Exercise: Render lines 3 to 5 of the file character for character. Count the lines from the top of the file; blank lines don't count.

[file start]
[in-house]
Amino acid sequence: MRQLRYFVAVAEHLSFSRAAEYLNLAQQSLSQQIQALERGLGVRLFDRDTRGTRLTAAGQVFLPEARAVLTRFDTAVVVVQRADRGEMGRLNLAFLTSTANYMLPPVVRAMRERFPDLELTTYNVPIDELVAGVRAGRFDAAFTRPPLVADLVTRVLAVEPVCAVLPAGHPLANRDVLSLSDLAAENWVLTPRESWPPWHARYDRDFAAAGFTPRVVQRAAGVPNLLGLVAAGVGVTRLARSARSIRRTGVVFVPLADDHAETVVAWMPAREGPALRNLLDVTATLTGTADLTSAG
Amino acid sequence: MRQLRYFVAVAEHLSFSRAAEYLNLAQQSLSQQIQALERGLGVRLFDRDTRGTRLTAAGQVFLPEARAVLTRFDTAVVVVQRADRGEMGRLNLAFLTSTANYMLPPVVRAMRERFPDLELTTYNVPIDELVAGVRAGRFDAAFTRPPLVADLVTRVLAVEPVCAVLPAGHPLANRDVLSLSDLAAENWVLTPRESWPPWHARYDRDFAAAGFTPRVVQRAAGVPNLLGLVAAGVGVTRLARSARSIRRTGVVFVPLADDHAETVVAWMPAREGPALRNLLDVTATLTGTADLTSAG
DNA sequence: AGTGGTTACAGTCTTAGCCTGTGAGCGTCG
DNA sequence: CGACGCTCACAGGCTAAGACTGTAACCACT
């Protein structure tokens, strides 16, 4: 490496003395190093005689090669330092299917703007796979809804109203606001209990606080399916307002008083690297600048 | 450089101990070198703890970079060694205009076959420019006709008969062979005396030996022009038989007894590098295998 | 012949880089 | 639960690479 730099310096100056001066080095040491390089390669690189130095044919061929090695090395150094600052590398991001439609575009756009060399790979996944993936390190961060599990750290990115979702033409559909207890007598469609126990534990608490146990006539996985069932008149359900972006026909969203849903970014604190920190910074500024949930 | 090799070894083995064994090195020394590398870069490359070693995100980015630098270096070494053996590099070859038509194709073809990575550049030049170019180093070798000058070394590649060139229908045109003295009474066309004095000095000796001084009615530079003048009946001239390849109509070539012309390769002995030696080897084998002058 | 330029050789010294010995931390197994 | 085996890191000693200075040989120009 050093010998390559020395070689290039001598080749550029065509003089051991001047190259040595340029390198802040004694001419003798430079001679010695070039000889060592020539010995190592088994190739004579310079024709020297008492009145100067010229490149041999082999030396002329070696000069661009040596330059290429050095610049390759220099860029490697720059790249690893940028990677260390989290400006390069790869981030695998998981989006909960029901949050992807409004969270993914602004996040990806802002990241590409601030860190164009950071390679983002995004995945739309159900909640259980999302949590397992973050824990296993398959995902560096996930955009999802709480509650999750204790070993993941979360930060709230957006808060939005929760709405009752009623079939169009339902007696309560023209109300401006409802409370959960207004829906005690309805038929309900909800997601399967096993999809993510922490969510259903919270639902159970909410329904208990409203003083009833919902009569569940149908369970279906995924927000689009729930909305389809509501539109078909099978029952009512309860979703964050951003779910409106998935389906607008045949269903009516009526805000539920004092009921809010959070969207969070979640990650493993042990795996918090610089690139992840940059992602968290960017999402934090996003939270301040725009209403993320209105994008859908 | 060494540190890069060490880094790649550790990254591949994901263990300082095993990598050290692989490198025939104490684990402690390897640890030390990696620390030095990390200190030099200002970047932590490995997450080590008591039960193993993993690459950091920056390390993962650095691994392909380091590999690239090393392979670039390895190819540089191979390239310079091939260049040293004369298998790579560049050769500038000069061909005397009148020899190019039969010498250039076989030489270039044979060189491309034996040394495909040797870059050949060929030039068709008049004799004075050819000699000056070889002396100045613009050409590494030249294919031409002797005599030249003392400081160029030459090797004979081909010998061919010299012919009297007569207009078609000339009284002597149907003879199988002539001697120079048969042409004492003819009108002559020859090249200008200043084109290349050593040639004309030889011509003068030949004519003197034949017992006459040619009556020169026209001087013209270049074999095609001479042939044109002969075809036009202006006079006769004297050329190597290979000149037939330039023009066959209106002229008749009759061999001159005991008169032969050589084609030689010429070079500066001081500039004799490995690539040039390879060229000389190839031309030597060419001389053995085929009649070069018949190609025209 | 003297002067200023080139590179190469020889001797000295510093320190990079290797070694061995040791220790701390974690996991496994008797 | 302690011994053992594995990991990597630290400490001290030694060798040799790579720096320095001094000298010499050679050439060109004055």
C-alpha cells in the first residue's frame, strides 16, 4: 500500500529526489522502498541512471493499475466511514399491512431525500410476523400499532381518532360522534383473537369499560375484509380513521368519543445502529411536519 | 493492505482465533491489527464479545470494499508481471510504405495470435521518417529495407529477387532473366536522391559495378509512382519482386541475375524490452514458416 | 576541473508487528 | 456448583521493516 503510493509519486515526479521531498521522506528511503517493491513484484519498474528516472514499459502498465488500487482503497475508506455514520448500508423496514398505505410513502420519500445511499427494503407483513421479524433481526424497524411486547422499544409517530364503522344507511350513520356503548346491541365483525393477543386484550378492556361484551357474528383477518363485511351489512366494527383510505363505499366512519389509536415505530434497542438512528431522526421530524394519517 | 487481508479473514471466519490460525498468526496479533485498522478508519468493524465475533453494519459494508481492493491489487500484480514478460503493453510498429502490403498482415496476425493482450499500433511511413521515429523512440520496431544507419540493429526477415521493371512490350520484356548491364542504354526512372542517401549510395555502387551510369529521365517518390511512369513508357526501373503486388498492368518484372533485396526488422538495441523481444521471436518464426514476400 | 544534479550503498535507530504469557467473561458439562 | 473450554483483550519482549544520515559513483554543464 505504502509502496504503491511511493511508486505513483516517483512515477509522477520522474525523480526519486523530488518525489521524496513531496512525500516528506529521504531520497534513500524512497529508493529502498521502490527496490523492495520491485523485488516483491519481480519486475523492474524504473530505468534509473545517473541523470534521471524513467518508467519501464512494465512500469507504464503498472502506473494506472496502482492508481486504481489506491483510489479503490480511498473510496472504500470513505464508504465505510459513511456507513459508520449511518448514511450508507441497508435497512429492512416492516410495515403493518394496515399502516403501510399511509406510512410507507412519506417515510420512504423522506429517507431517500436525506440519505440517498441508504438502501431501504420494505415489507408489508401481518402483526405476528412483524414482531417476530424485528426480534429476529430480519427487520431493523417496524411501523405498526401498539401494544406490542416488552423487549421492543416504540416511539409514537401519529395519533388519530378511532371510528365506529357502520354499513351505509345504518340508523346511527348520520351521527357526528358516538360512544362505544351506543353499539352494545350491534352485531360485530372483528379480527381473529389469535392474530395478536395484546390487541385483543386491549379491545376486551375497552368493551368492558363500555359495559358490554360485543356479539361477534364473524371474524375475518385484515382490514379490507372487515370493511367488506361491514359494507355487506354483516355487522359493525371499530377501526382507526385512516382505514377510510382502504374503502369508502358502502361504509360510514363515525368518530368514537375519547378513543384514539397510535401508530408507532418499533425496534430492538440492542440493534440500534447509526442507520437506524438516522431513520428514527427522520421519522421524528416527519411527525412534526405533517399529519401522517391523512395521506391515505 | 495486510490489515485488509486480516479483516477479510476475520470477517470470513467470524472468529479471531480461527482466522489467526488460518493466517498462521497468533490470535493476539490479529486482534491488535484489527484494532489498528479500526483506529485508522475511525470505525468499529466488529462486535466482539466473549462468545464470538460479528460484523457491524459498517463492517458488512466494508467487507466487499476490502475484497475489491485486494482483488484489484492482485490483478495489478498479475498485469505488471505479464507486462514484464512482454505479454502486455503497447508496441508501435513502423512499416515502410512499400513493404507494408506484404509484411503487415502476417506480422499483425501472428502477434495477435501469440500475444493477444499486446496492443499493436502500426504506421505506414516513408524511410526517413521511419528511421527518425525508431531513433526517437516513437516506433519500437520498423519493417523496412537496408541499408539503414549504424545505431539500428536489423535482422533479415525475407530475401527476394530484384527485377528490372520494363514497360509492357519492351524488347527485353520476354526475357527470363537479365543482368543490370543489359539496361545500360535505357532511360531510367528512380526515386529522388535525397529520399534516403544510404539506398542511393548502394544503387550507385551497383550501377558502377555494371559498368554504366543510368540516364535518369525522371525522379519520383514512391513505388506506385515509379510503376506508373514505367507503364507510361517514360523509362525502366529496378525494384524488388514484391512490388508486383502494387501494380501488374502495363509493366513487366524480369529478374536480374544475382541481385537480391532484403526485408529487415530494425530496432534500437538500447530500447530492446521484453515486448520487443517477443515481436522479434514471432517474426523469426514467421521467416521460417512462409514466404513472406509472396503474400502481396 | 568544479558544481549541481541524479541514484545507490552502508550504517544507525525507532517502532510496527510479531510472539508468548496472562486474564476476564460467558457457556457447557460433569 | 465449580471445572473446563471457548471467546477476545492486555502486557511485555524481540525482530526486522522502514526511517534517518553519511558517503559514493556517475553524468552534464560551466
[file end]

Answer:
Amino acid sequence: MRQLRYFVAVAEHLSFSRAAEYLNLAQQSLSQQIQALERGLGVRLFDRDTRGTRLTAAGQVFLPEARAVLTRFDTAVVVVQRADRGEMGRLNLAFLTSTANYMLPPVVRAMRERFPDLELTTYNVPIDELVAGVRAGRFDAAFTRPPLVADLVTRVLAVEPVCAVLPAGHPLANRDVLSLSDLAAENWVLTPRESWPPWHARYDRDFAAAGFTPRVVQRAAGVPNLLGLVAAGVGVTRLARSARSIRRTGVVFVPLADDHAETVVAWMPAREGPALRNLLDVTATLTGTADLTSAG
DNA sequence: AGTGGTTACAGTCTTAGCCTGTGAGCGTCG
DNA sequence: CGACGCTCACAGGCTAAGACTGTAACCACT